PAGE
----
The Energy Information Administration is out with its preliminary 2014 Annual Report that features numerous projections about America's energy future through 2040. It's a fun read but be careful!
Be especially careful about the EIA's market share projections for coal-fired and renewable energy electricity. The EIA projects that coal generation's market share will modestly decline over the next 27 years from 39% in 2013 to 34% in 2035 and 32% in 2040.
As a point of comparison, remember that coal's market share fell from 48% to 37% from 2008 to 2012.
Also, the EIA forecasts that renewable energy's market share will increase minutely from 12% in 2012 to 16% in 2040. Yet, renewable energy will provide about 14% of the nation's electricity this year. And so, the EIA projection would be right if renewable energy's market share increases just another 2 percentage points in the next 27 years.
To summarize, according to the EIA, coal will lose just 5 percentage points of market share from 2013 to 2035, and renewable energy will gain just 2 percentage points of market share from 2013 to 2014. I think not!
While both almost are certainly wrong, the renewable energy forecast is close to silly. It fails to reflect the astonishing solar tsunami that is already building the equivalent of more than one nuclear plant per year and soon will be equal to 2 to 4 new nuclear plants annually. Wind too will more than double almost certainly over the next 25 years.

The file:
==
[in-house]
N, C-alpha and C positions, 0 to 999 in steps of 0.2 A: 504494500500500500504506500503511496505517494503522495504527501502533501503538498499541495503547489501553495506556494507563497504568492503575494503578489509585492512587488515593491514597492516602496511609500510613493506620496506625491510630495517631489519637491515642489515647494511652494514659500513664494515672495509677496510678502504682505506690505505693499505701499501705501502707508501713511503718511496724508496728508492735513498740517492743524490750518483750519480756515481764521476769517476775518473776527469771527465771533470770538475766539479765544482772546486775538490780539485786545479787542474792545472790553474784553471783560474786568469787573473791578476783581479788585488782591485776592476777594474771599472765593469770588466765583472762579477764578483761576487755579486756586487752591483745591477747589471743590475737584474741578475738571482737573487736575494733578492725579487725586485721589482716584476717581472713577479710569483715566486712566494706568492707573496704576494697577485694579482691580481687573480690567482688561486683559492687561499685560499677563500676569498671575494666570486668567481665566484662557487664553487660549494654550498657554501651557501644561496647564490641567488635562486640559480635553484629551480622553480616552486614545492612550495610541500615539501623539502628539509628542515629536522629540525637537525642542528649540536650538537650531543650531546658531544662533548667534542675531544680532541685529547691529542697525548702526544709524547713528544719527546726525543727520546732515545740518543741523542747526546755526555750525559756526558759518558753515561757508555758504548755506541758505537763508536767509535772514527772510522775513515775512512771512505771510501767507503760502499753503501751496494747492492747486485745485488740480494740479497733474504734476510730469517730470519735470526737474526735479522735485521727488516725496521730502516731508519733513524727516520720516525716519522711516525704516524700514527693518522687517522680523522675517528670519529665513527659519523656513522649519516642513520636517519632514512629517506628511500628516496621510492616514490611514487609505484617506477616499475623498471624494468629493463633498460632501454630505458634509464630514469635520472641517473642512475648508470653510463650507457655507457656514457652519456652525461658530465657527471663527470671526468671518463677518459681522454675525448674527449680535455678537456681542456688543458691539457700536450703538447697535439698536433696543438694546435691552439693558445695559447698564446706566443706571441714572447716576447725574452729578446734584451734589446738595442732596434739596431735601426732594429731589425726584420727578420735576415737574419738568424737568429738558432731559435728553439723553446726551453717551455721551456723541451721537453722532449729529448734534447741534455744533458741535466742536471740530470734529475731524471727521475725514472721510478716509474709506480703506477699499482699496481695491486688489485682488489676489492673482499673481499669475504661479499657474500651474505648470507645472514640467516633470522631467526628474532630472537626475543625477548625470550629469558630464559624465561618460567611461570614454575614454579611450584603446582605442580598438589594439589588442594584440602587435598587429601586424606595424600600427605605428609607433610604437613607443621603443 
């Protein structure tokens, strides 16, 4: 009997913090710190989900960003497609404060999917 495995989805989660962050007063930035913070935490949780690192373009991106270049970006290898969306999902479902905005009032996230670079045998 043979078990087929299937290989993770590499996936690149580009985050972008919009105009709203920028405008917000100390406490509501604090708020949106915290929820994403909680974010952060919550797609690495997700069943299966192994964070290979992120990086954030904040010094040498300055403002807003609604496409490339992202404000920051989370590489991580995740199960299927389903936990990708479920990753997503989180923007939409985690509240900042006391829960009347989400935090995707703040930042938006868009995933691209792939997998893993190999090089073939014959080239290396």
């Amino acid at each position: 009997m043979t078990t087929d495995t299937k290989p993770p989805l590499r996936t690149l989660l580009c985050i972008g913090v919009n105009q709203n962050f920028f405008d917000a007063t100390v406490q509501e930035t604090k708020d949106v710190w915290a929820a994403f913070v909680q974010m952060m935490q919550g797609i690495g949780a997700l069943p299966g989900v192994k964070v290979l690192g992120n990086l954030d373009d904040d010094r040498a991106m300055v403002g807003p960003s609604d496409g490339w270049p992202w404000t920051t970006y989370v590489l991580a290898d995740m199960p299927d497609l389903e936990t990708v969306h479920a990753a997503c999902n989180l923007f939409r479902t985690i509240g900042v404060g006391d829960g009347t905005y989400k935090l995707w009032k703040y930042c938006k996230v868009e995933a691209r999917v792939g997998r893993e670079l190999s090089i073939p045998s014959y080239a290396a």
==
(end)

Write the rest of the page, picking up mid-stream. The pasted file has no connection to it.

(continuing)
Why are wind and solar skyrocketing? Federal and state policies are favorable. But both wind and solar now are economically competitive in large areas of the country, and their prices are still falling, while fossil fuel prices are volatile, with the price of natural gas likely to rise in the short, medium, and long terms.
As for EIA's coal market share projection, the EIA likely underestimates coal's loss of market share over the next 27 years. Why? In part, because the EIA gets so wrong the increase in renewable energy generation, and because the EIA underestimates the economic pressures on coal generation in competitive generation markets.
Both EIA's renewable energy and coal market share projections are wrong, very wrong, but the EIA's renewable energy forecast is most wrong of all!